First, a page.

31 Waals interactions ( ), and correction terms ( ), where q and r represent the charge and coordinate array of the system, respectively. (2 7 ) 2.4.2 Electrostatic Energies The electrostatic energies ( ) include t he self energy ( ), the charge charge interactions ( ), the charge nuclear interactions ( ), and the energies associated with atomic polarizability ( ), which are defined in Equation 2 8 The repulsion between nuclei is not explicitly formulated since their overall effects ar e assumed to be included in the short range interactions (2 8 ) The self energy ( ) descr ibed the energy required to form a charge on an atom. This can be expressed by the summation of the ionization or electron affinity energy of an isolated atom ( ) and a correction function ( ), termed the field effect 46 that reflects the change of electronegativity and atomic hardness of the atom with its e nvironment, as specific in Equations 2 9, 2 10, and 2 11 : (2 9 ) (2 10 ) (2 11 )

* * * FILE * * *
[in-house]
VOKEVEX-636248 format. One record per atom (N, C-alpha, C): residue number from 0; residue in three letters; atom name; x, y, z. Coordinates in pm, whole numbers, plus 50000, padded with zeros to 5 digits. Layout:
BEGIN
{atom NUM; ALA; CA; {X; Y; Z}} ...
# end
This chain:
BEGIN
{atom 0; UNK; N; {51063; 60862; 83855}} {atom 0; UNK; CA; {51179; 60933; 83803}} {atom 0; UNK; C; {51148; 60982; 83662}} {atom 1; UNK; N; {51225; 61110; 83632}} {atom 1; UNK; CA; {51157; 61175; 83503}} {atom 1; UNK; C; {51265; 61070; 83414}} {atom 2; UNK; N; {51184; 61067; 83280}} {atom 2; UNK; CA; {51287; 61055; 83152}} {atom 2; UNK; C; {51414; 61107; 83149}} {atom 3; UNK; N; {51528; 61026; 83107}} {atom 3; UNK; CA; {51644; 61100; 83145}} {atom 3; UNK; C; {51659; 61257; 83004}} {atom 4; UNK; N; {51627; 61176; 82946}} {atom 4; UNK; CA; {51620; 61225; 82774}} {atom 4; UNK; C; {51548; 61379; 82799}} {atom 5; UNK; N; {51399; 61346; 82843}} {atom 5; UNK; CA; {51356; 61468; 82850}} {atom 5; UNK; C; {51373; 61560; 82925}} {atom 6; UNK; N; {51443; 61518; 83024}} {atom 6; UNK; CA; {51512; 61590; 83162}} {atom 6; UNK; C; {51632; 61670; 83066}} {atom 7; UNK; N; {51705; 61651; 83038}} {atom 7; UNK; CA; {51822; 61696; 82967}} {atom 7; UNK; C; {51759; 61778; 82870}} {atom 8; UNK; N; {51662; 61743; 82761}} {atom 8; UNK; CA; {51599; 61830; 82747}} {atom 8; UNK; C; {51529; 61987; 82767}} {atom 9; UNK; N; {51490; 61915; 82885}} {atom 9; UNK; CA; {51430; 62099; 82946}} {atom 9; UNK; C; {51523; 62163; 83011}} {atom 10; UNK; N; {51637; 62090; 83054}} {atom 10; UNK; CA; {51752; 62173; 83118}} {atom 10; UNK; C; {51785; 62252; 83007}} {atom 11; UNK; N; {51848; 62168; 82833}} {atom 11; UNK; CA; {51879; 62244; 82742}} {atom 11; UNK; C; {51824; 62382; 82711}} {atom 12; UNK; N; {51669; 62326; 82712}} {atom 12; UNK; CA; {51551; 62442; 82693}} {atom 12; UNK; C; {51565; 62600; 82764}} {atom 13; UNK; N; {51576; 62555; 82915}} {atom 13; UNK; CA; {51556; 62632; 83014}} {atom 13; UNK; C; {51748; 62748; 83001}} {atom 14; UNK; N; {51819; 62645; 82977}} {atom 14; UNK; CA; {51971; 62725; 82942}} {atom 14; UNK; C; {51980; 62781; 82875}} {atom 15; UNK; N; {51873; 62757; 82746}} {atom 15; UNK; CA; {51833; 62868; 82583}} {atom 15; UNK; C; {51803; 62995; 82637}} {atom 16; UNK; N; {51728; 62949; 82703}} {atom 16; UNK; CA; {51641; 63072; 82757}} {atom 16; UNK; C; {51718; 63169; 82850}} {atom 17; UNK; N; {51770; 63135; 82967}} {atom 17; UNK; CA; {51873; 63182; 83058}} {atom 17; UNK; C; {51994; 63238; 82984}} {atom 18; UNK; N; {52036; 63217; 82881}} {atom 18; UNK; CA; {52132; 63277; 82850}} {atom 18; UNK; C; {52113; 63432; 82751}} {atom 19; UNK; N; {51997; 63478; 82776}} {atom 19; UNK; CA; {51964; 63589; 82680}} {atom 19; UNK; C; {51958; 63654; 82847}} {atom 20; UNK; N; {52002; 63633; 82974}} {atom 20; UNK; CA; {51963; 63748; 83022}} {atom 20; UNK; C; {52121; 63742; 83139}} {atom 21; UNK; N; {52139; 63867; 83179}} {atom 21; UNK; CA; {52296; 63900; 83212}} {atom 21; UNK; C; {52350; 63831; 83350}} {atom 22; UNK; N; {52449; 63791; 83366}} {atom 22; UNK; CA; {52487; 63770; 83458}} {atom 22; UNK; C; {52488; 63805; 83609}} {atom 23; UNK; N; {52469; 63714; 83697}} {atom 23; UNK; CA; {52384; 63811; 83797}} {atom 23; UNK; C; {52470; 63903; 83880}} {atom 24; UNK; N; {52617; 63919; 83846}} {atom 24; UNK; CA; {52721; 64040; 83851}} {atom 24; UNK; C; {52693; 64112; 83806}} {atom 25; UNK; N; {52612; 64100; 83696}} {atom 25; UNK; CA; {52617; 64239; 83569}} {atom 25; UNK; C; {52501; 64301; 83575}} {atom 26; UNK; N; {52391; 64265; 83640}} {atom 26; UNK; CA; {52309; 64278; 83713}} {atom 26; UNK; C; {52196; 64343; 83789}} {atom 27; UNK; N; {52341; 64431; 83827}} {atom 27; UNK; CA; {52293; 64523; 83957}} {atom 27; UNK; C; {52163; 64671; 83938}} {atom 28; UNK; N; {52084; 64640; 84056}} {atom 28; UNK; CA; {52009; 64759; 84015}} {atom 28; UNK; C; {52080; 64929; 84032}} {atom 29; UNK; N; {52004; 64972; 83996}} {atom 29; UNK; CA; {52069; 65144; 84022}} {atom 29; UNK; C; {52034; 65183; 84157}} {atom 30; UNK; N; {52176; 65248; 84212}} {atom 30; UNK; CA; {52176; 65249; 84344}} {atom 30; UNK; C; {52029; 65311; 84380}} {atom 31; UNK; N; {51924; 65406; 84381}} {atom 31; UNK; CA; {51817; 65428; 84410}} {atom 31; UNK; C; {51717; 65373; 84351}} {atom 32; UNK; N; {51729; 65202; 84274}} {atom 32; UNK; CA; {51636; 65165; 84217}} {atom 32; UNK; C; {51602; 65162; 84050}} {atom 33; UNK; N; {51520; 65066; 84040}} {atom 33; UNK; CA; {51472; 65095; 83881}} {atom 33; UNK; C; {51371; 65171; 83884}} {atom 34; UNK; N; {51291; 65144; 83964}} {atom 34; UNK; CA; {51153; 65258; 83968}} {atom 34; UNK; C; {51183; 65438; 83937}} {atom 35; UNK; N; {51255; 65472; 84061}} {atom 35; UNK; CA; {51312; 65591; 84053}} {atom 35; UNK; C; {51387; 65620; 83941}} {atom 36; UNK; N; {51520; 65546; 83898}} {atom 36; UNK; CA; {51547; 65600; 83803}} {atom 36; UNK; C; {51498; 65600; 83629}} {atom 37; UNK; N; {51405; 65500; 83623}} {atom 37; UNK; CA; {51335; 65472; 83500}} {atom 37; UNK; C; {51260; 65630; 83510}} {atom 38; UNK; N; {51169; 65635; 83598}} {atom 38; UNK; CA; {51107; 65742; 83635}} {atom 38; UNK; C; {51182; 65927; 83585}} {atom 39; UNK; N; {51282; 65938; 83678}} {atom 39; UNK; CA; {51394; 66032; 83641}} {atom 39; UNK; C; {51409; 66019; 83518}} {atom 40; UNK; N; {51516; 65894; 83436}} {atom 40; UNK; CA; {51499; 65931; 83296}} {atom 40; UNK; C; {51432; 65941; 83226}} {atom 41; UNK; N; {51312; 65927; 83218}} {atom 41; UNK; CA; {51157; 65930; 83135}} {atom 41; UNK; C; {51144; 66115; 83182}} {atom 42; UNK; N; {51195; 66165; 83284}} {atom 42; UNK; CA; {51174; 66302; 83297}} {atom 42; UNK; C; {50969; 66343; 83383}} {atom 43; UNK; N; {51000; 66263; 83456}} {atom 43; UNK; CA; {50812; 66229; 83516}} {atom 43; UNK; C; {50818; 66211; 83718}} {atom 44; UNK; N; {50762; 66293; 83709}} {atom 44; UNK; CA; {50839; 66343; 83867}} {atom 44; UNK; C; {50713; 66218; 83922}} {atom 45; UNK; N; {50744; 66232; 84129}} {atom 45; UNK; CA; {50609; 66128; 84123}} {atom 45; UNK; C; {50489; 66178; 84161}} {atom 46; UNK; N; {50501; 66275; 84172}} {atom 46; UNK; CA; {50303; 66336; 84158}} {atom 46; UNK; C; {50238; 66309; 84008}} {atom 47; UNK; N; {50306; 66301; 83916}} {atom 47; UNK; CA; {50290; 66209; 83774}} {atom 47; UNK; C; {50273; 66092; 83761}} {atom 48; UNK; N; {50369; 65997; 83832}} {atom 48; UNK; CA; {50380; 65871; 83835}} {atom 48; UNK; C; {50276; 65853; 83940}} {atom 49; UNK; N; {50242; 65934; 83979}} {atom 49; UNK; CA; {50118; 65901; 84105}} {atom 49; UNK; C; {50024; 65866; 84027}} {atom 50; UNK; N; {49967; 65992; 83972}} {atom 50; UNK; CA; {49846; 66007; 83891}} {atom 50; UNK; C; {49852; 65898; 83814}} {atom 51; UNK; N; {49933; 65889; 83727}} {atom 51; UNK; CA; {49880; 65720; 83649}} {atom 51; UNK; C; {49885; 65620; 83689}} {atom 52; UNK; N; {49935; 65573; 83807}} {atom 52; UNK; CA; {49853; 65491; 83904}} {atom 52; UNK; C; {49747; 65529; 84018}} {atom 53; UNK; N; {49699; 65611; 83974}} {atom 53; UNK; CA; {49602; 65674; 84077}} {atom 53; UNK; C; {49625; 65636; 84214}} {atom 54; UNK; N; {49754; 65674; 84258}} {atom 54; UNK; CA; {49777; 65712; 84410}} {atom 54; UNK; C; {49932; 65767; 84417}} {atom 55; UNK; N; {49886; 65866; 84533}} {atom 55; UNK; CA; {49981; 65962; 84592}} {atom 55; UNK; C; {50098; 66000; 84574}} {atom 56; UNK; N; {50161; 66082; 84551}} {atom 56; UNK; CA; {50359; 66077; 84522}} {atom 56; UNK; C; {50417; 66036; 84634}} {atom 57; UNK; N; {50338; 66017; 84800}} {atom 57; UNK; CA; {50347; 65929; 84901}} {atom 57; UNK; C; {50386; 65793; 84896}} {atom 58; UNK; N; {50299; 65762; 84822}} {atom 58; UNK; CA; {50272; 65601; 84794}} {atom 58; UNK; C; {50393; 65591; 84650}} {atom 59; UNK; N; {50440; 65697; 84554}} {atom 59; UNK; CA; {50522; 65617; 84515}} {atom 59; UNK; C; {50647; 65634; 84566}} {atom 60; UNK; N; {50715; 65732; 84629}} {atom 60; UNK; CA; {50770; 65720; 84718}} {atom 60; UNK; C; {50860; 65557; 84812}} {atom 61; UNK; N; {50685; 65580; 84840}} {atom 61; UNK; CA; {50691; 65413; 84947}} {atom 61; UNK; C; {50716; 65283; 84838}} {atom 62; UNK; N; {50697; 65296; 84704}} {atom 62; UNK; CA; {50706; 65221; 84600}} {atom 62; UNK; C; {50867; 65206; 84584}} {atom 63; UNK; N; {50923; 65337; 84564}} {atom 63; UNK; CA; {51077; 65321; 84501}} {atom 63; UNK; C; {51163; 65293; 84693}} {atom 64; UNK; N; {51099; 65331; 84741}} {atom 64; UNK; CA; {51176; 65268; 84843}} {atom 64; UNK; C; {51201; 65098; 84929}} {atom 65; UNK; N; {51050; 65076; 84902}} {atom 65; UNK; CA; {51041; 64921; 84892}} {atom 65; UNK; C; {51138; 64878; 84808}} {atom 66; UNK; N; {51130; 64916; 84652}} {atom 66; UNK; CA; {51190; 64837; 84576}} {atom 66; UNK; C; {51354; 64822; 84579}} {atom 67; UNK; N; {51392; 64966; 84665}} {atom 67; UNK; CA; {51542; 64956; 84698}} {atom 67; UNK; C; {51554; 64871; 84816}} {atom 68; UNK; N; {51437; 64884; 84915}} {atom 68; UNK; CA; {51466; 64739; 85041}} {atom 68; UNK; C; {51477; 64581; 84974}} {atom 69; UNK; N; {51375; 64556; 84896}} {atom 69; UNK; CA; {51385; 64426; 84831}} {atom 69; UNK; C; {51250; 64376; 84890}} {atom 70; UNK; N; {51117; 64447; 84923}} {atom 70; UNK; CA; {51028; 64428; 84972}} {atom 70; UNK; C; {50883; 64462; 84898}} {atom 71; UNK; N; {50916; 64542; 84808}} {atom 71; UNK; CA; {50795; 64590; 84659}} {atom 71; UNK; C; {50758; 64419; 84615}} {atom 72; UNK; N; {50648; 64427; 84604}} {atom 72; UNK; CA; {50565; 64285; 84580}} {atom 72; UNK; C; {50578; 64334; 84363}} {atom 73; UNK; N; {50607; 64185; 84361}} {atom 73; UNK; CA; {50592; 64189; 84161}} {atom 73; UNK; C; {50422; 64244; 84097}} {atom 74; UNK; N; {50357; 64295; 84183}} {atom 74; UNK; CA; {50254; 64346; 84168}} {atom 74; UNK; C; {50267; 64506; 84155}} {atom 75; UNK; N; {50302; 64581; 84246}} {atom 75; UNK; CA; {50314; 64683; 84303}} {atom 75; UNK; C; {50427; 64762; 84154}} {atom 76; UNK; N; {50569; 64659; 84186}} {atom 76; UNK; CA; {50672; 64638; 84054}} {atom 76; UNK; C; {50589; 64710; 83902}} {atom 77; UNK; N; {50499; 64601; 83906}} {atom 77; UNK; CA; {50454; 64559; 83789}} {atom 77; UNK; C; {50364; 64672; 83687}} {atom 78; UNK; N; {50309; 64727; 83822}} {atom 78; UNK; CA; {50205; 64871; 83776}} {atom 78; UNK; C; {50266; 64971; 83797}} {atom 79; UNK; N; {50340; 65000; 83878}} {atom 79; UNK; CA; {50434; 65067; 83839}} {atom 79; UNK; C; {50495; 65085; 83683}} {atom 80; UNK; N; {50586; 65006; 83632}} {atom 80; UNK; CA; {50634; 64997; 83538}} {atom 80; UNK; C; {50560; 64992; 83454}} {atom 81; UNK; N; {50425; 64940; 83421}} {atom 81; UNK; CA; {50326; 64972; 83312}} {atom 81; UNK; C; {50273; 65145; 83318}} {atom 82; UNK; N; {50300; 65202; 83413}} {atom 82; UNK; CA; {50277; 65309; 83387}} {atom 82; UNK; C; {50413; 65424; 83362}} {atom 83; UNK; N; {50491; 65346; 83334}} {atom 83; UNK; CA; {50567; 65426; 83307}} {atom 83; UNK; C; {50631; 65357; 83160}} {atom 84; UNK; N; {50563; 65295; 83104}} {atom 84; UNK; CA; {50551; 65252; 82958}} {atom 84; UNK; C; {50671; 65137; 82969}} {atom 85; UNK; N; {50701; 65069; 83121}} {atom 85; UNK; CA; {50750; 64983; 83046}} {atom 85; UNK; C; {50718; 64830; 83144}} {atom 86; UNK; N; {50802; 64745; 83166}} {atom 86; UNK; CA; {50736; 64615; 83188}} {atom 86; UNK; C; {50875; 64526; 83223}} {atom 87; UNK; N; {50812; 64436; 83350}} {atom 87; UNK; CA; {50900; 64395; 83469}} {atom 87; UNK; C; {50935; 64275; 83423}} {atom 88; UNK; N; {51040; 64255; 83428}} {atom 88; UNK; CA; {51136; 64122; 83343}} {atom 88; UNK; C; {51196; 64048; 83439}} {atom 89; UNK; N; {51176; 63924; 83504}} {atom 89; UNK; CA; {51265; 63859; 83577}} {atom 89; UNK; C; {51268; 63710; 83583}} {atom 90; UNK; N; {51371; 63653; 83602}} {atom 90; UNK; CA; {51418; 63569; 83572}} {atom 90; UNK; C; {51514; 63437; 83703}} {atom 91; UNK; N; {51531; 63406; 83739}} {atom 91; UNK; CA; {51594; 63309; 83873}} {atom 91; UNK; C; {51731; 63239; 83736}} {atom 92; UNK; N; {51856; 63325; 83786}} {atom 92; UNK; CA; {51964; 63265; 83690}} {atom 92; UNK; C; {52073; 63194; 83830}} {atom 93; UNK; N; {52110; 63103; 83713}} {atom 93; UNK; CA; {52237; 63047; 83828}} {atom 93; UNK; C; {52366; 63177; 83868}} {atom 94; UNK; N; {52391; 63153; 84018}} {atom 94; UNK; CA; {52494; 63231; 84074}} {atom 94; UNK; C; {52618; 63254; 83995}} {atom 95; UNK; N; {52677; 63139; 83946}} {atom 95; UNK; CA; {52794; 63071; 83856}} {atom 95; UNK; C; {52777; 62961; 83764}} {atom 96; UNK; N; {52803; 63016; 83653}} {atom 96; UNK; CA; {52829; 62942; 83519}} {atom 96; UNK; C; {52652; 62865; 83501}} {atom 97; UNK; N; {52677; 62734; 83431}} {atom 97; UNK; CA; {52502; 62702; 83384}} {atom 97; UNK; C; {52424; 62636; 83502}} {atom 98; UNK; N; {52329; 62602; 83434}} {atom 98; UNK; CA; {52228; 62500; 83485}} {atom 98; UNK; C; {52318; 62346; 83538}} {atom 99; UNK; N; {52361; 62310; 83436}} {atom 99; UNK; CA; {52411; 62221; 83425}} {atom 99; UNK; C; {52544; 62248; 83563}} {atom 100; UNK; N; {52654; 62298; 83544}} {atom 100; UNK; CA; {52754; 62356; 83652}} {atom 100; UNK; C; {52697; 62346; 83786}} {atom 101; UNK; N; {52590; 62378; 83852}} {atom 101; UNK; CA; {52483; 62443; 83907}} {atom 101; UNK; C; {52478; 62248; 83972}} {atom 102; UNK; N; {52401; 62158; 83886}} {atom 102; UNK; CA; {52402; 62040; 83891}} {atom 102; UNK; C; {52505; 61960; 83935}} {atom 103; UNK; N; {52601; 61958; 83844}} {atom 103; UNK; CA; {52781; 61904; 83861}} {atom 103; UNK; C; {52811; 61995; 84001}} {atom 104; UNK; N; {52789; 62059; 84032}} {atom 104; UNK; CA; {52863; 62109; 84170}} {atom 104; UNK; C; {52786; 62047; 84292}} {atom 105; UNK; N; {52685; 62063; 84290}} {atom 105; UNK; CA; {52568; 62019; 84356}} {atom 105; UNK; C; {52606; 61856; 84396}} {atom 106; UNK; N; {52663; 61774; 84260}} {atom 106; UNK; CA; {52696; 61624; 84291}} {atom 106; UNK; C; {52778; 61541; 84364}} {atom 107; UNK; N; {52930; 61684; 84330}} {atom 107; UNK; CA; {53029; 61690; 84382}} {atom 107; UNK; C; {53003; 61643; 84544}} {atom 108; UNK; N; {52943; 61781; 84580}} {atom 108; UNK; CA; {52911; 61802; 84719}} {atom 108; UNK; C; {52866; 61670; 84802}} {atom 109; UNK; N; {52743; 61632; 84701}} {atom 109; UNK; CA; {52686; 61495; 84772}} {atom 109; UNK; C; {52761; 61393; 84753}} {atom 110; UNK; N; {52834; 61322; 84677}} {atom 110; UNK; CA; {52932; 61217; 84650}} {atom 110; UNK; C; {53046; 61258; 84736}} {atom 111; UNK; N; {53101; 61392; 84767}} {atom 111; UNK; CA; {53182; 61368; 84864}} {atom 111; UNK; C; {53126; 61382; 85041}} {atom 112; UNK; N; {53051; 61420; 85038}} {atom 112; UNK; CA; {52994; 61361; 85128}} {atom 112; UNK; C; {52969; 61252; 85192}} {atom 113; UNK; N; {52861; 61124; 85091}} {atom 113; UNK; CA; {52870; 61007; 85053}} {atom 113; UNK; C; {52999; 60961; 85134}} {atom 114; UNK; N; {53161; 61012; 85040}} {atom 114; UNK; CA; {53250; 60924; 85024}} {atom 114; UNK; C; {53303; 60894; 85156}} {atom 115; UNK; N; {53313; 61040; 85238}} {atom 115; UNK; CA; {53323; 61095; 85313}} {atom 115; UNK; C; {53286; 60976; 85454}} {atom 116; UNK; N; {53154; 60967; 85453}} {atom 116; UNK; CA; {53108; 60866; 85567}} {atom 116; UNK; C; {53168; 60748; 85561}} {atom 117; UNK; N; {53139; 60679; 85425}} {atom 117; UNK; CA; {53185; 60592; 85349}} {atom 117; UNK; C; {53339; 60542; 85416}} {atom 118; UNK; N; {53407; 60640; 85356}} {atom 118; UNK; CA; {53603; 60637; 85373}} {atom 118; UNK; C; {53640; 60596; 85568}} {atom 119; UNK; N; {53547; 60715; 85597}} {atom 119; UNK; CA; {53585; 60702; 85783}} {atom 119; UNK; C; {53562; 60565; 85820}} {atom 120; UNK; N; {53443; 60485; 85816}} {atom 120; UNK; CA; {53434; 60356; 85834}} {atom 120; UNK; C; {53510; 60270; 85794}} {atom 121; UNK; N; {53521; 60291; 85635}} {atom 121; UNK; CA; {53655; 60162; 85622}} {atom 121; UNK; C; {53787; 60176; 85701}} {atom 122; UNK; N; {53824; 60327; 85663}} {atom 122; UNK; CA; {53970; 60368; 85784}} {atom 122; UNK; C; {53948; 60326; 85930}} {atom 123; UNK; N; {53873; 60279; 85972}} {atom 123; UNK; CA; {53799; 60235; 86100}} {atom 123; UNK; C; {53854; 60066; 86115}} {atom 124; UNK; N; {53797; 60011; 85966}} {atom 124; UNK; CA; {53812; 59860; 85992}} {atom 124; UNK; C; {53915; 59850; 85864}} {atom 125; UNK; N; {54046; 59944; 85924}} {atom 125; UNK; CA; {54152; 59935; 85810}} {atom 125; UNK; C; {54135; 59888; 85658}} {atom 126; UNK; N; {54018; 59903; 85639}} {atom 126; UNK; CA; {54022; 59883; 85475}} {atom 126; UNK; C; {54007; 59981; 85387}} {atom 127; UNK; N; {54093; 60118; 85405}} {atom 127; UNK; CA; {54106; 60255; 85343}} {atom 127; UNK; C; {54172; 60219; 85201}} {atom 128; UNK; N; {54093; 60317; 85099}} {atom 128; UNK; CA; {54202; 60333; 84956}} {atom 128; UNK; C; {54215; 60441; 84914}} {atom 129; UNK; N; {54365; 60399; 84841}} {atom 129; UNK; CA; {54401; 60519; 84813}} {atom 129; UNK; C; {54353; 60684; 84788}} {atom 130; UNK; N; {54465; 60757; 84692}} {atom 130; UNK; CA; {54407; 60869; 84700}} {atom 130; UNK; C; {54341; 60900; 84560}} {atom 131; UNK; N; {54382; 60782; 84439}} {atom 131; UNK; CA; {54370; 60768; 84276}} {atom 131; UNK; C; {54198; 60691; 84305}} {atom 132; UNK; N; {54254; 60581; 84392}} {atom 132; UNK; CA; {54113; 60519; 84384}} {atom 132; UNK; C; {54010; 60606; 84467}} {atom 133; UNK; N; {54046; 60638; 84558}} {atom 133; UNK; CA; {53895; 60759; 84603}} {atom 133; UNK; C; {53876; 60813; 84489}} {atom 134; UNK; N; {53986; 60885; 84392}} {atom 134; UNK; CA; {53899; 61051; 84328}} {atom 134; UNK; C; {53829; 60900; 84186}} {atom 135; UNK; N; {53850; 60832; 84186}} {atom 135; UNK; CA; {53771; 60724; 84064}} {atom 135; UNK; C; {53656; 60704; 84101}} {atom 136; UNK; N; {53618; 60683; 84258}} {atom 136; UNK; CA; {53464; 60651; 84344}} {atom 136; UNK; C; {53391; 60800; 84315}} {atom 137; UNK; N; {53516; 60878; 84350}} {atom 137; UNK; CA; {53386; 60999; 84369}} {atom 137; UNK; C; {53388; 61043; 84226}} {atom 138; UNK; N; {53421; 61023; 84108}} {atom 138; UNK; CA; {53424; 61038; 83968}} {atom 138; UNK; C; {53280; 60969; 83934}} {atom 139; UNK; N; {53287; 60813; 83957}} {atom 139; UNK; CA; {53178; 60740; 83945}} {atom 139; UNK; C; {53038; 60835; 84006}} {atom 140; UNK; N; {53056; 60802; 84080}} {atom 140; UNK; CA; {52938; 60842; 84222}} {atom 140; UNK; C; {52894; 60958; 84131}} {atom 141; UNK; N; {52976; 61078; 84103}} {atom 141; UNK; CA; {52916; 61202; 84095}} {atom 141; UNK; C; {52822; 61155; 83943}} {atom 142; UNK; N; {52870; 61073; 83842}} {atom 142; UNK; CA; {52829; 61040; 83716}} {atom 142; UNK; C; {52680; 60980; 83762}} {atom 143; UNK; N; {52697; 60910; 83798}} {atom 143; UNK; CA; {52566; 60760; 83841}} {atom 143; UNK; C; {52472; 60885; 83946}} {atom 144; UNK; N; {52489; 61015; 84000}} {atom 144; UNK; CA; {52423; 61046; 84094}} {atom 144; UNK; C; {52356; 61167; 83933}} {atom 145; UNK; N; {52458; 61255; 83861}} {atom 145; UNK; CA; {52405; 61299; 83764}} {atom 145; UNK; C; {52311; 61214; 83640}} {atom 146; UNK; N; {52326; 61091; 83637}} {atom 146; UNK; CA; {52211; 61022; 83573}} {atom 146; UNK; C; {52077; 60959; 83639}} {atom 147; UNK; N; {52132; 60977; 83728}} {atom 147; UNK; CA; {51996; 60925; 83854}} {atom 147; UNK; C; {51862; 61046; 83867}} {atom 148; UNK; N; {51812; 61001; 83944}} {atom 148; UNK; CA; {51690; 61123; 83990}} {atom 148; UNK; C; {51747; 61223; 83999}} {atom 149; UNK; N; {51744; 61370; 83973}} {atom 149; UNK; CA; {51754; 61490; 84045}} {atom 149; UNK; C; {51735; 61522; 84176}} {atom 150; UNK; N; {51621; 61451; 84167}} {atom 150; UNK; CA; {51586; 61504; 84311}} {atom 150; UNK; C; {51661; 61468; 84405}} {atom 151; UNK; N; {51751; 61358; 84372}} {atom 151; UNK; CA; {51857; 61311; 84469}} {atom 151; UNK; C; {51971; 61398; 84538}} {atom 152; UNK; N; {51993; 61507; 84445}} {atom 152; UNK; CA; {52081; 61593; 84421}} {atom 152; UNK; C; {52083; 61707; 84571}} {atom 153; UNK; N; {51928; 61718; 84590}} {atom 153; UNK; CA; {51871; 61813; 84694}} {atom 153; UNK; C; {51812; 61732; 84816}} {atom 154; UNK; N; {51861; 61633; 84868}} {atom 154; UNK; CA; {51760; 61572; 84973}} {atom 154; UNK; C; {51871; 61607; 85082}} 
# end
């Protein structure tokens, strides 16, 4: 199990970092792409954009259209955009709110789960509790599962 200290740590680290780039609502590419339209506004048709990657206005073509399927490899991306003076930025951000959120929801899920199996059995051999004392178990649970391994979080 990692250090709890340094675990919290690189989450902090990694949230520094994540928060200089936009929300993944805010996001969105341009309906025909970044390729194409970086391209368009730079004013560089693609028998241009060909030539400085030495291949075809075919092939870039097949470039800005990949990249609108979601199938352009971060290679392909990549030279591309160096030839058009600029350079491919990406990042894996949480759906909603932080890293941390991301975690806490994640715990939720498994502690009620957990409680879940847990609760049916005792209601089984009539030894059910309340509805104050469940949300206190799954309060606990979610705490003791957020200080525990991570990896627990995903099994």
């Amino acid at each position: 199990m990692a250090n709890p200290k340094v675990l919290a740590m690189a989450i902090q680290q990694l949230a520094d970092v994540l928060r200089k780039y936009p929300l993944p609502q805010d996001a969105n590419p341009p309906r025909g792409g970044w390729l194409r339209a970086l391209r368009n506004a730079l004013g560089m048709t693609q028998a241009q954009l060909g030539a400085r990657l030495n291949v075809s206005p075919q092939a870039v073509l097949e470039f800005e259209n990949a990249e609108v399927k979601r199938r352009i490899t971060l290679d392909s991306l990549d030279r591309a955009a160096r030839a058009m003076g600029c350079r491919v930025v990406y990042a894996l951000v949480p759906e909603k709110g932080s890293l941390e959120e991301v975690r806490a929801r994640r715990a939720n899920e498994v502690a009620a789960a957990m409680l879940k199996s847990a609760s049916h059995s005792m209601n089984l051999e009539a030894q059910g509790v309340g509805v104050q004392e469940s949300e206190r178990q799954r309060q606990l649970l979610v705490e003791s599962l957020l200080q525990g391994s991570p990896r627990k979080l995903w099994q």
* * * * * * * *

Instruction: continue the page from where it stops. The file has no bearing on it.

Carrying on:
32 In Equation 2 10 as outlined by Toufar et al. 47 the parameters is identified with the electronegativity and J is associated with chemical hardness or self Coulombic interaction 47 which are inherent to each element. Therefore, i J i K i L i are treated as atomic parameters and fitted to the ionization energies and electron affinities for each of the elements. In contrast, the parameters and in Equation 2 11 are associated with specific bonds to describe the environmental dependence of field effects. The long range electr ostatic interaction between two ions is normally described which is defined in Equation 2 12 (2 12 ) However, as the distance between two ions approaches to zero, the Coulomb expression in Equation (2 6) results in infinite values, which this Coulomb catastrophe that was introduced by a point charge model, COMB potentials adopt the Streitz Mintmire 34 charge density function. Specifically, the charge density of an atom is taken to be function of its charge, spatial location ( r ) and atomic position ( r i ): (2 13) (2 14 ) is an effective point core charge treated as a fitted parameters, is the Dirac delta function, is a function that capture the radial decay of the electron density of the S type orbital 48 and is an orbital exponent that controls the length scale associated with this decay. Further, the charge charge interactions ( ) can be calcu lated as